Amazon is India
There was a lot of speculation particularly for the last six months about Amazon’s entry to India. Amazon as countless sources have shared, already have development centers in India and had started looking for talent for their fulfillment capabilities. As per the current regulations Amazon is not allowed to open an online Multi-brand retail store, and can not make FDI in India except for a single brand retail business, thus Junglee.
Here’s how Amazon describes it
“Junglee is an online shopping service by Amazon which enables customers to find and discover products from online and offline retailers in India and from Amazon.com. Junglee organizes massive selection and multiple buying options from hundreds of sellers, and leverages Amazon’s proven technologies and millions of customer reviews to help customers make smart purchase decisions.”
For the uninitiated Junglee is like a Huge Brochure which lists millions of products from thousands of vendors. You choose the product that you want to buy and then go the vendor site or call them to order as explained here
Just one book, also I am not sure why am I being shown featured jeans when I categorically chose books. Bugs.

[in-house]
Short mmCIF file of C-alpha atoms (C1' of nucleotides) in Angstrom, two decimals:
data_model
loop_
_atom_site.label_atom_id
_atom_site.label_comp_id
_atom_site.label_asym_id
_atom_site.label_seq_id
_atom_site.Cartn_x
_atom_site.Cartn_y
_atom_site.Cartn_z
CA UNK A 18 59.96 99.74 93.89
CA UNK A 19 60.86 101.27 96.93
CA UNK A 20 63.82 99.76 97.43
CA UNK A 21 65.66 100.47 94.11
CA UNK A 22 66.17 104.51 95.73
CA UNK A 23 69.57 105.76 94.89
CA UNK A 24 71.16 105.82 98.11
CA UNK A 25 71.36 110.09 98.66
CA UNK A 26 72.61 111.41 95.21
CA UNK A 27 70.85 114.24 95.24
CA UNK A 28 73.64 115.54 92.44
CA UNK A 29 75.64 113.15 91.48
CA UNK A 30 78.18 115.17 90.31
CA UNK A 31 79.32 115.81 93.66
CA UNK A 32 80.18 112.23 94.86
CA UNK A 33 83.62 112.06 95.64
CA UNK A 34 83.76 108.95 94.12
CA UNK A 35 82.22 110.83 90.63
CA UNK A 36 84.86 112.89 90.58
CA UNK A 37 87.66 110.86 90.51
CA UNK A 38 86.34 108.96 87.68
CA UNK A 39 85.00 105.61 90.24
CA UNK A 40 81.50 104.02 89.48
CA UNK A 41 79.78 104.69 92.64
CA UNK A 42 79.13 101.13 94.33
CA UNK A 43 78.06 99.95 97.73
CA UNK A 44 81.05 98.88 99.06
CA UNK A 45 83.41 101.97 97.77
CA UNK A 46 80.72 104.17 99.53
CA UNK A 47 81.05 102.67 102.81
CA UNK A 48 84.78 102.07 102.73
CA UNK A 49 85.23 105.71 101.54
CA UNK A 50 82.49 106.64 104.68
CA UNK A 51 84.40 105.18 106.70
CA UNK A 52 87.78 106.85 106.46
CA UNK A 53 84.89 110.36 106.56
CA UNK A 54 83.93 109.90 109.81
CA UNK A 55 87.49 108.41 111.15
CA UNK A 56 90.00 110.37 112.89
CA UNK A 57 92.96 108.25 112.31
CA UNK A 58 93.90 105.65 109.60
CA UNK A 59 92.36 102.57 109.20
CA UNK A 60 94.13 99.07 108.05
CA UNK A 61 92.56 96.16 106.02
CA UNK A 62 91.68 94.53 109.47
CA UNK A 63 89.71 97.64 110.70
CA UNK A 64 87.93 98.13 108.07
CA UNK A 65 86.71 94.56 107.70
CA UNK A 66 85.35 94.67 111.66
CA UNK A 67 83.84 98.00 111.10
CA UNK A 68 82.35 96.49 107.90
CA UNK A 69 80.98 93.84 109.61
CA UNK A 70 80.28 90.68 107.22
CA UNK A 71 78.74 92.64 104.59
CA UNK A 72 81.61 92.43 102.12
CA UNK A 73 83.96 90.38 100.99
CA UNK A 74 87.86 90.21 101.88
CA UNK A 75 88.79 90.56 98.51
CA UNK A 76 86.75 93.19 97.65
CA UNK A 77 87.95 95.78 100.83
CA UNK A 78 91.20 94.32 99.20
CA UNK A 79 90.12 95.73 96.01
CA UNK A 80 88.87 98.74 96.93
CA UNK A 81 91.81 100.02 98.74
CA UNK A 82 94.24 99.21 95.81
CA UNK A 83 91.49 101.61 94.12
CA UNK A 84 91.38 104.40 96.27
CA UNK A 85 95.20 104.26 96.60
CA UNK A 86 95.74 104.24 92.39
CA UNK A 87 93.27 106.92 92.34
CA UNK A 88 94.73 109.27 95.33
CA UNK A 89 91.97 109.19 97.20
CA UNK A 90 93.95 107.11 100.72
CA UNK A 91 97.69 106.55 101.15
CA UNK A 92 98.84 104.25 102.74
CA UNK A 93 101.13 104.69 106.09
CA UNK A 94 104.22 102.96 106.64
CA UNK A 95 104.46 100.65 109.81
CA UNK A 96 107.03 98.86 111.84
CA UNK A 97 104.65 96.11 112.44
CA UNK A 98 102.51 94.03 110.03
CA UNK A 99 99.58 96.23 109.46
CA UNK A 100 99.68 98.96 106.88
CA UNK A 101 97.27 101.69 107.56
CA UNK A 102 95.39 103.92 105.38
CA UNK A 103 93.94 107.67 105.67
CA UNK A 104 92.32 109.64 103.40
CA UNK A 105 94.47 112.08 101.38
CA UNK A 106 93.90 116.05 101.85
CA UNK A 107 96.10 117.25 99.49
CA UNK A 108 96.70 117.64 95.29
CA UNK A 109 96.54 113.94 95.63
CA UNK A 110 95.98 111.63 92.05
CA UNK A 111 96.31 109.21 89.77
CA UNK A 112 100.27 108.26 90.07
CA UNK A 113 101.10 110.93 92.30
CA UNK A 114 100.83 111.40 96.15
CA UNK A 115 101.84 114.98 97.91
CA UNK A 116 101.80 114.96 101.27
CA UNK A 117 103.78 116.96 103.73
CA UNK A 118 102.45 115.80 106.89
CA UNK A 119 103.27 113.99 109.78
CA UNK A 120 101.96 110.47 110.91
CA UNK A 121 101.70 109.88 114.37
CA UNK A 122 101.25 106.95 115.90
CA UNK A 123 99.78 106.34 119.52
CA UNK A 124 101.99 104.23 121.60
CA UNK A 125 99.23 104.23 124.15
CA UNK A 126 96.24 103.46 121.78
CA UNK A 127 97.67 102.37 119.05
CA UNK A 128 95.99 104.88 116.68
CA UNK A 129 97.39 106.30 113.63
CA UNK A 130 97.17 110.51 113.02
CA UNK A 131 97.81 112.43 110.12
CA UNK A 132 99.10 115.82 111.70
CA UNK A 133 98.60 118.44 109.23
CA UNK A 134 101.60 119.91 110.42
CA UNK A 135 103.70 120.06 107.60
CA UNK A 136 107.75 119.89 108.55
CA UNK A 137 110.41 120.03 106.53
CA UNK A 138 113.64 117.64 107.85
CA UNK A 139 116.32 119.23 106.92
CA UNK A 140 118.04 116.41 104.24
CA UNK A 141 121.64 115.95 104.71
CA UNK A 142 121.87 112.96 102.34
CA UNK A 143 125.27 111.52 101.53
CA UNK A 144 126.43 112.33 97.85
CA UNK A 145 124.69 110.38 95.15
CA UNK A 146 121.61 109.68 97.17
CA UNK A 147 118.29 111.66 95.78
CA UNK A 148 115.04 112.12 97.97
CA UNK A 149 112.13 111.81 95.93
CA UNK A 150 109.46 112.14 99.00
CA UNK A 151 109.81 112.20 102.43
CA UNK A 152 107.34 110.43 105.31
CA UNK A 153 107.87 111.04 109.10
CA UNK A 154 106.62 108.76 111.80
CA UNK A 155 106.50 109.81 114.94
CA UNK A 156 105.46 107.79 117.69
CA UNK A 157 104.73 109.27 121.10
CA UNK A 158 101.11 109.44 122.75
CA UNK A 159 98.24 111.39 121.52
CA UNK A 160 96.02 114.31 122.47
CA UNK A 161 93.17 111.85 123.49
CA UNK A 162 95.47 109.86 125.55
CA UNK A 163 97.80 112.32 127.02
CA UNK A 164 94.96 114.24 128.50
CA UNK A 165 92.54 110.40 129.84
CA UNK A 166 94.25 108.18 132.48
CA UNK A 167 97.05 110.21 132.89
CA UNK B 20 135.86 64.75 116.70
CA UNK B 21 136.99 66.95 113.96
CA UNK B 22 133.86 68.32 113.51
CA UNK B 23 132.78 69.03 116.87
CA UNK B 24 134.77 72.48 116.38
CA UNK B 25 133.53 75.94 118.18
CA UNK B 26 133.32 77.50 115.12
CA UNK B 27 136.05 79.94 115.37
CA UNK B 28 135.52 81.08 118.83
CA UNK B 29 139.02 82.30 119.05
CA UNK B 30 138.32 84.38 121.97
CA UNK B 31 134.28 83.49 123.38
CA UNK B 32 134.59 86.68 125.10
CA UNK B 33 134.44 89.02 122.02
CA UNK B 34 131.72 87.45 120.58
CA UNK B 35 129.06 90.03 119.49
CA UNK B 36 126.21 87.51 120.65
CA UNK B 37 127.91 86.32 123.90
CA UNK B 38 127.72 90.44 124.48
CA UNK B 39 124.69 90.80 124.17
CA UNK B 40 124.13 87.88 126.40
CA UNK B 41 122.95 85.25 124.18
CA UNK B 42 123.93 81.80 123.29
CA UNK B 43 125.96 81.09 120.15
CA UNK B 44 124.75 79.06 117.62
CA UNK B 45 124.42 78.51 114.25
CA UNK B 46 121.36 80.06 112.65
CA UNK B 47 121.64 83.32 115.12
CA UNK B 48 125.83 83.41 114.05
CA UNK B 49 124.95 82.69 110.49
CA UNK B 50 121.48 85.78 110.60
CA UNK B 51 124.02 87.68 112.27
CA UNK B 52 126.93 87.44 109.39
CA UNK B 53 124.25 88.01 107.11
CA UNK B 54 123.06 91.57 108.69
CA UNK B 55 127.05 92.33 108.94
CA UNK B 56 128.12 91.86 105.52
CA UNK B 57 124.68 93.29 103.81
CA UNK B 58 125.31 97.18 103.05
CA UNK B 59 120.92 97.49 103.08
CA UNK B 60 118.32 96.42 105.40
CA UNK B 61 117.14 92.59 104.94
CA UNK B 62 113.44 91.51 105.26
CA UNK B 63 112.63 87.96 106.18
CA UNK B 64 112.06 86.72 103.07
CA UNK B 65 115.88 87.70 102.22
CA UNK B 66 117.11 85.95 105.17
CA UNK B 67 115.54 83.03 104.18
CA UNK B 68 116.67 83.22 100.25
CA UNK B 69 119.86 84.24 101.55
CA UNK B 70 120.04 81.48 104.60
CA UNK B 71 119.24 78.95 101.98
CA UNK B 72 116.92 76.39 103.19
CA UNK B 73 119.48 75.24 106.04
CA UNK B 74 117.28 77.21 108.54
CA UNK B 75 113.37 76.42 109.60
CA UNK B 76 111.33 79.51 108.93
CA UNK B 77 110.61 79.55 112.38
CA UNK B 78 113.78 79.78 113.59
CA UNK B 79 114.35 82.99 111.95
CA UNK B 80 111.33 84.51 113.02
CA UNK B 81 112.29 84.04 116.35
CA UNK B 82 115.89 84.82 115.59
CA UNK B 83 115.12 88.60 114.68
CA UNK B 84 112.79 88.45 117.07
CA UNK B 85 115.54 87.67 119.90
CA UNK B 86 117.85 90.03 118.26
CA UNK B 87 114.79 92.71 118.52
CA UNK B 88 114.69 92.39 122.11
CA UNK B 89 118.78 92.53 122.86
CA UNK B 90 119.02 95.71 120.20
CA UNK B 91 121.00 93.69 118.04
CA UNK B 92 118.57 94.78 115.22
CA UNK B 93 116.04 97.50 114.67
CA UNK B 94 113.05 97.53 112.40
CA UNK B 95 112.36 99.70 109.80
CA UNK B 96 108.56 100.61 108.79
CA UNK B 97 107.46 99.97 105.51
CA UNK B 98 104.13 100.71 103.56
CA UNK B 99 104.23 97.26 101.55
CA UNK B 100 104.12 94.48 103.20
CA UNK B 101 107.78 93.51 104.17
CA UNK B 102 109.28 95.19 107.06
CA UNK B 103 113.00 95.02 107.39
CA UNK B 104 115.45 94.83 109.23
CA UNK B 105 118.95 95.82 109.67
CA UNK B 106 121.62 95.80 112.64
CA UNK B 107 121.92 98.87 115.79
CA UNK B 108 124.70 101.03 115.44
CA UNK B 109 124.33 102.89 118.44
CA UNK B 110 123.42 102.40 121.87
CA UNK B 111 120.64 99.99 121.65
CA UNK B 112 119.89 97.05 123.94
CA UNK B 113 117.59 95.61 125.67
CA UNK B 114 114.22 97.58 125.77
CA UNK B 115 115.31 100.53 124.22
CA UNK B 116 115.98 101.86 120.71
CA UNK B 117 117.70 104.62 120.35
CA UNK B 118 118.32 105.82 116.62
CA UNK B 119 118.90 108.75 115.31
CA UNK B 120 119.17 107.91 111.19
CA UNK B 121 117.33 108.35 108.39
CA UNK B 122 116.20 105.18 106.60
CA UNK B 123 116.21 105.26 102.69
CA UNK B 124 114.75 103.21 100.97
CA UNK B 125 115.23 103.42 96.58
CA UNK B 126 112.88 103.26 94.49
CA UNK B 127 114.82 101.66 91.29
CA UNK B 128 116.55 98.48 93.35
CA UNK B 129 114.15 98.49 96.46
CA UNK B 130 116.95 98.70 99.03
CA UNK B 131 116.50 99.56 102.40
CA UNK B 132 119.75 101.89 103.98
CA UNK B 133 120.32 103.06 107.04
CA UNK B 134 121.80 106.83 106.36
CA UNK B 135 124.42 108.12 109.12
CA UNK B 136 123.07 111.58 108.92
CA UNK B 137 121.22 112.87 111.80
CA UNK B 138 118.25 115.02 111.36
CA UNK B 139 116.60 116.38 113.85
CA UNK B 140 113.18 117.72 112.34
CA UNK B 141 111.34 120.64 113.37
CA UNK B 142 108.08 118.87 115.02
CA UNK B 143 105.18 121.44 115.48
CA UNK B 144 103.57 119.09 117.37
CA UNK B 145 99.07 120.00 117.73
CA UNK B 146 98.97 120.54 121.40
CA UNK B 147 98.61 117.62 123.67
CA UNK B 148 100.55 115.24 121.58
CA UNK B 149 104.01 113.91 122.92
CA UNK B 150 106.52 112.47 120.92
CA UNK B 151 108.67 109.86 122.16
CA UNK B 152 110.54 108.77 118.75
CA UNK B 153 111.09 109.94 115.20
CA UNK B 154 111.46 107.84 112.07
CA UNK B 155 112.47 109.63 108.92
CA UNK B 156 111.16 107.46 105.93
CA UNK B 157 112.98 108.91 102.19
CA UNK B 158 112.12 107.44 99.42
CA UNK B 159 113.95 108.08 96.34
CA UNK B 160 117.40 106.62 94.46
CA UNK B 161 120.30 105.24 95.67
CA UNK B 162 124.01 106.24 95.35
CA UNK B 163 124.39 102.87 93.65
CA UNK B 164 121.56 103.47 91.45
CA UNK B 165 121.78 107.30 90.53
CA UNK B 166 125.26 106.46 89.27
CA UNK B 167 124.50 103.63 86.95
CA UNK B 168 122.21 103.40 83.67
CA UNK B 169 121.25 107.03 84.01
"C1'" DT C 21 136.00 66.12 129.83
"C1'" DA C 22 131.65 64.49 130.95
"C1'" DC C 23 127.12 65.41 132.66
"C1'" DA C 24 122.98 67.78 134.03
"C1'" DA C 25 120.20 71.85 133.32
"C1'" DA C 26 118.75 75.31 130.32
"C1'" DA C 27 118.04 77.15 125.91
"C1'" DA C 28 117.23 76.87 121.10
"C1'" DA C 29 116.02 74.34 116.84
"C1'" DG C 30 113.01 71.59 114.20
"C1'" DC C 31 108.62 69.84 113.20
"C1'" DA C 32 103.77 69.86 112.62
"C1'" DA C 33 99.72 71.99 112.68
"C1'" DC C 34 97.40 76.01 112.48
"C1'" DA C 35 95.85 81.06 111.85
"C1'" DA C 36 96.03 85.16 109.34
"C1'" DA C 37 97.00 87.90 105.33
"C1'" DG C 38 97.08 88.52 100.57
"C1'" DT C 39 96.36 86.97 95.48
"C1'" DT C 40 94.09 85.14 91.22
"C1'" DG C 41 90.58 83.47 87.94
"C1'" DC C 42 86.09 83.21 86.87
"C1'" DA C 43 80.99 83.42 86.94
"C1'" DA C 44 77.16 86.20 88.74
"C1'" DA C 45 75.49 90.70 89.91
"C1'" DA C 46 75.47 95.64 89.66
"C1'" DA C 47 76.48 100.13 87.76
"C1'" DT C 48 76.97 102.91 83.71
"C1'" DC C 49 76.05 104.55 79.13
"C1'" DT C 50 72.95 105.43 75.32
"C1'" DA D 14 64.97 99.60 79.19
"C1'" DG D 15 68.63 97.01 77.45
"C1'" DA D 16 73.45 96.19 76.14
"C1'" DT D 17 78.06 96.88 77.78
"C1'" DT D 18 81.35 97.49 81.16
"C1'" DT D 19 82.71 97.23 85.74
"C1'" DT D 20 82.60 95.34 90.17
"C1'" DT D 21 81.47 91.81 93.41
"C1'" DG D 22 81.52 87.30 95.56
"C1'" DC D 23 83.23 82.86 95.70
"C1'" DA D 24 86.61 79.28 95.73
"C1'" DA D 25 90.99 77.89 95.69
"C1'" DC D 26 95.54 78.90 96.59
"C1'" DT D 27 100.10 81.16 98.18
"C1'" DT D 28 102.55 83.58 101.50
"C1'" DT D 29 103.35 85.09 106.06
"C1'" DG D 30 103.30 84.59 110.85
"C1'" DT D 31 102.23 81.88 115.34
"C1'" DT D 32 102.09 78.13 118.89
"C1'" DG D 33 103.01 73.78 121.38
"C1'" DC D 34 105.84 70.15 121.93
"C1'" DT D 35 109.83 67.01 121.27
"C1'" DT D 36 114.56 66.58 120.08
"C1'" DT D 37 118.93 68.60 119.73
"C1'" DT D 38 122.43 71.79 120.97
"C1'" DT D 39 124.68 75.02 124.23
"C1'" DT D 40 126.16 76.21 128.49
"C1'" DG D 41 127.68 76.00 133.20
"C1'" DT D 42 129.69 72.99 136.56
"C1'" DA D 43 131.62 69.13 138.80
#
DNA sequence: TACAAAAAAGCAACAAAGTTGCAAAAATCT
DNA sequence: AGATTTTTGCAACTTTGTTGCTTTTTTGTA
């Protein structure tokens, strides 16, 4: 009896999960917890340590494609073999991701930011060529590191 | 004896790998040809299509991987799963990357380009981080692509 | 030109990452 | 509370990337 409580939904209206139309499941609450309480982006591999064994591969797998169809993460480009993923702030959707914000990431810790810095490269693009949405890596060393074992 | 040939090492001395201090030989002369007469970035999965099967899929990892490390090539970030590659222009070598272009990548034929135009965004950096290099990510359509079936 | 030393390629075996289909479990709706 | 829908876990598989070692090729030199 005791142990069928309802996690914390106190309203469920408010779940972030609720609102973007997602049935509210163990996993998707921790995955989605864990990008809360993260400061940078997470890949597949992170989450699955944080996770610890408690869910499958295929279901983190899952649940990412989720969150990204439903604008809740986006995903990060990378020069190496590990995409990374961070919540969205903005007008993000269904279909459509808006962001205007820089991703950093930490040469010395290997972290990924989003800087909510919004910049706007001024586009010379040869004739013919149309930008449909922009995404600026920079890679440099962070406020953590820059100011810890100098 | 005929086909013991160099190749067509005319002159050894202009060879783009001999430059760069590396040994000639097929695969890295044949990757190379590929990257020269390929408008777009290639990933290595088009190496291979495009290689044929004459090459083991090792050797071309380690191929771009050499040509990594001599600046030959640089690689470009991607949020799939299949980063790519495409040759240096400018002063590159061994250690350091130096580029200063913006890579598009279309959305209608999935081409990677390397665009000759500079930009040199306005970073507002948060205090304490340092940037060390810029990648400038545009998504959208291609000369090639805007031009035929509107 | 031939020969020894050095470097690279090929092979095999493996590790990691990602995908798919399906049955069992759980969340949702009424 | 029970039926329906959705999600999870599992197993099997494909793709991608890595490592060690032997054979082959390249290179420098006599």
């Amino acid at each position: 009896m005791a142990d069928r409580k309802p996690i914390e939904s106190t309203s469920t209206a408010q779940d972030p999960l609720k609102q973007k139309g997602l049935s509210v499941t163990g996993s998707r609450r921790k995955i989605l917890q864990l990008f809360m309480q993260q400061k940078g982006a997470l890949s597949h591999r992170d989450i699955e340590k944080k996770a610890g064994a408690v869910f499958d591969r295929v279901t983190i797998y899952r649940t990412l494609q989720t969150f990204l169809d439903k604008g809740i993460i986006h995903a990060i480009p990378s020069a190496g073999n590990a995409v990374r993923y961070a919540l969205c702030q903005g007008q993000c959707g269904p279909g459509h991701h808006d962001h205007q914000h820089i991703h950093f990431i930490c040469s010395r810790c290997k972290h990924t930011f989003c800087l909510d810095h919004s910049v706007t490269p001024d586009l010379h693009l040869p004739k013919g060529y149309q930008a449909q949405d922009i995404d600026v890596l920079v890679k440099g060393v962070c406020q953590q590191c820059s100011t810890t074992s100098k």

Here’s a sample product page(for Paulo Coelho’s Alchemist)
Amazon apparently relies of it’s own site for Metadata (Product Description for ex) which in some cases can be really screwed up like for the book ‘I Too Had A Love Story’
The product description is picked from http://www.amazon.com/I-Too-Had-Love-Story/dp/8188575704 and is as far from the actual book description as it can be http://www.dialabook.in/books/i-too-had-a-love-story_1_12247.html
Scrolling down further is the review section. Most part of this section comes directly from Amazon.com
Junglee.com for now has about 5 sellers for Books which includes names that probably feature towards the middle(and bottom) spots of a list of top 10 online booksellers in India. Almost everything from the list except Flipkart and Infibeam can be expected to list here.
Using Junglee as a Seller: Win Some, Lose Some
Junglee let’s online and offline retailers to list themselves and their catalogues for free and without any ongoing commission.